Normally, we don’t know we’re going to be sick. We might get there slowly, feeling a cold coming on and knowing if we don’t stop pushing we’ll be in bed for a few days. Sometimes you can feel something coming on, but if you can feel it, the hope is you can drink enough Emergencee to ward it off. Not so with cancer and chemo. I think that’s what is so unnerving.

Tomorrow is my last day of AC-chemo. I know, without a doubt, I’ll be sick- I just don’t know how sick. I’ve spent the last couple days refusing to think about the orange sherbert colored curtains and the volunteers pushing carts of ginger-ale and the nurse who has to robe up in order to administer the first drug because its so toxic she doesn’t want to risk spilling it on herself. But now I have to think about it. I am running around like crazy, finishing edits on this doc and that, doing the laundry, going shopping for the few foods I can stomach right after chemo.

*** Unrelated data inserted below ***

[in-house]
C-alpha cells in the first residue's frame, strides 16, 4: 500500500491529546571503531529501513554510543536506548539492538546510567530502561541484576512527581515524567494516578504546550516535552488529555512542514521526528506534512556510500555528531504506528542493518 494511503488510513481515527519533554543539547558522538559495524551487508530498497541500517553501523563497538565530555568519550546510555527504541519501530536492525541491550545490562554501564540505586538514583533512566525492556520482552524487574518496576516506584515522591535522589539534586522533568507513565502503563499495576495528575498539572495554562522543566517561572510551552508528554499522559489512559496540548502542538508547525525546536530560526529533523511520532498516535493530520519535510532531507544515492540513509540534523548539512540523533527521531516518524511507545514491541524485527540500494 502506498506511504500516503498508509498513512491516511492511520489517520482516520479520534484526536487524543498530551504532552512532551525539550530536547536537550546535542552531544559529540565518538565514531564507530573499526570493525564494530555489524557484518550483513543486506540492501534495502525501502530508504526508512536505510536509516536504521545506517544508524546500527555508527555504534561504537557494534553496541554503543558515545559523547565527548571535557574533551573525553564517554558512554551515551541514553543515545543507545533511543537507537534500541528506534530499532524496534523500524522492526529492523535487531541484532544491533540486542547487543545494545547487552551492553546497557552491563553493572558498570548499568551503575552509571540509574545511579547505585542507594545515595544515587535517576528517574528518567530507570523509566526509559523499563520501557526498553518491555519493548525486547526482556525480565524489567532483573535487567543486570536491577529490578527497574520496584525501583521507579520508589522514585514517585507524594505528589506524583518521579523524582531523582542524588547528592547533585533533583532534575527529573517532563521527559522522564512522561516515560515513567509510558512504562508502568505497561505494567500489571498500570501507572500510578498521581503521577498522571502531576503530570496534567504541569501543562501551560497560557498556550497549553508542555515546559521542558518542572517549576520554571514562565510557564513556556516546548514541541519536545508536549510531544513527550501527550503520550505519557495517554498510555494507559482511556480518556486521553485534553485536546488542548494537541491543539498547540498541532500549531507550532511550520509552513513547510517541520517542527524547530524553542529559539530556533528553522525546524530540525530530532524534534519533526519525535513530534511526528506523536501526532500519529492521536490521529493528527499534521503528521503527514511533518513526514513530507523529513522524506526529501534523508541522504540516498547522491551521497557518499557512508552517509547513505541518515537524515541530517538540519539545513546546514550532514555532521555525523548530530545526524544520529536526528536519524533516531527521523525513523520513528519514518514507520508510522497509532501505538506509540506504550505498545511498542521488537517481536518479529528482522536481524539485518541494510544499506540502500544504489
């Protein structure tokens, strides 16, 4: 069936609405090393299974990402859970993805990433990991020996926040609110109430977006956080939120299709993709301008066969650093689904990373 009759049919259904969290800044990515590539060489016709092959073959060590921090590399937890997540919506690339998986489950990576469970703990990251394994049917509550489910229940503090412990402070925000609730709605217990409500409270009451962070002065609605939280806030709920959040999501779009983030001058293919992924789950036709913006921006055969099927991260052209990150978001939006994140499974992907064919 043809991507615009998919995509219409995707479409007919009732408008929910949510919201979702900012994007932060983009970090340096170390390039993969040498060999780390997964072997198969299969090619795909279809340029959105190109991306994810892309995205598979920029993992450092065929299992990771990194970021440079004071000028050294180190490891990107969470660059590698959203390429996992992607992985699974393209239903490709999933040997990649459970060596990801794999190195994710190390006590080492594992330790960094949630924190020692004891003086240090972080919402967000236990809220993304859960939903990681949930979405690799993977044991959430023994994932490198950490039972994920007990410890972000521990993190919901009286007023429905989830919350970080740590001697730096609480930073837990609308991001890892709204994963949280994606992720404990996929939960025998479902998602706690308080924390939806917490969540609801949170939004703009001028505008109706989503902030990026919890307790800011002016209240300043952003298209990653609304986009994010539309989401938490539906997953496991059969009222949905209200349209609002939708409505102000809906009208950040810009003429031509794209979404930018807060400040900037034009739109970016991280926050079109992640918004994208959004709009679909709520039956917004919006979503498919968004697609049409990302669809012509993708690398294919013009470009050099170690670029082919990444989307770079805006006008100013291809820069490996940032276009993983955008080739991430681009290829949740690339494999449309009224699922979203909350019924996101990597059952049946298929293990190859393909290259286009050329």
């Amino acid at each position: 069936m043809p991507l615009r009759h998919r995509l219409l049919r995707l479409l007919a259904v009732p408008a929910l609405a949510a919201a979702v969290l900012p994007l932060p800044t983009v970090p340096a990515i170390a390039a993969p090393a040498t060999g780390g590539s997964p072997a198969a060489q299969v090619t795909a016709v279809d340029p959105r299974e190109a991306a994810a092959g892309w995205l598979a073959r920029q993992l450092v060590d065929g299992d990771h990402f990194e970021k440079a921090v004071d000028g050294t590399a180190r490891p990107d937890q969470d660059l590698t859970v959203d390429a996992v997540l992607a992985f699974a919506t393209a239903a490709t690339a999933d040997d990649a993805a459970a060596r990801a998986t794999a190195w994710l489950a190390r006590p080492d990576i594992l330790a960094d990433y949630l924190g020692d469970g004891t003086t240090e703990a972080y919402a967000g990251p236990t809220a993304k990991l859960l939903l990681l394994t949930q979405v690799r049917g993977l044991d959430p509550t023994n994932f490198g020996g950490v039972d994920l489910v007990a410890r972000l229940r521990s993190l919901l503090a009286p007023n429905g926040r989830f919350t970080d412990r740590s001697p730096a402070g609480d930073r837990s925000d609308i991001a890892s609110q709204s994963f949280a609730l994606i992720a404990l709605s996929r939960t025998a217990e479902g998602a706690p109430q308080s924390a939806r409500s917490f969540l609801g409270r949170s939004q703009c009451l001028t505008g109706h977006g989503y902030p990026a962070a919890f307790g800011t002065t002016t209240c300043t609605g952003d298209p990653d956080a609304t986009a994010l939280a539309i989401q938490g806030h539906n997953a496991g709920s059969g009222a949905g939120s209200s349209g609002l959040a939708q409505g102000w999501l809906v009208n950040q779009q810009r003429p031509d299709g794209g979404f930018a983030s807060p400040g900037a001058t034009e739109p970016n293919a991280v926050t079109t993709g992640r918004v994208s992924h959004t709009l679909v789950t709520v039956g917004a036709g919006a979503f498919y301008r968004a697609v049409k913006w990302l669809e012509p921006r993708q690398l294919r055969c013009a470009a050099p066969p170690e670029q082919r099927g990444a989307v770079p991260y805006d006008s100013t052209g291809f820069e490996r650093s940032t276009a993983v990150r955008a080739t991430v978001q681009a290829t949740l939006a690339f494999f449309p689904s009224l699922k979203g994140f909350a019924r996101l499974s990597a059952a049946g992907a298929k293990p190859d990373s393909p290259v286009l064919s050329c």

It’s a mad-dash to get somewhere I absolutely totally don’t want to be.

Knowing I’m about to step into five days of what feels like the-worst-hang-over ever has produced a sense of dread in the bottom of my belly. The cancer agency should be trimmed with black, and there should be dark and scary gargoyles with red eyes perched on either side of the door, and they should play haunting music in the elevator. The sixth floor, the chemo floor, should be dark, scary, eerily silent. That’s how it feels to go there, even though its jarringly cheery up on the sixth floor, with florescent lights and big green reclining patient chairs and a guest chair beside each poison-pumping station. Don’t get me wrong, everyone is very nice up there on the sixth floor. The nurses smile and joke, the volunteers bring sodas and snacks, Sam and I are going to play banana grams and edit our wedding pictures. It’s just that the chemo floor reeks of illness, and worse, it so reeks of illness-about-to-come that even the thought of it produces nausea.

There’s something very odd about knowing I’ll be sick for many days before it happens. Add it to the list of weirdness in Cancerland.

And send your good vibes to me tomorrow.


2 thoughts on “Knowing

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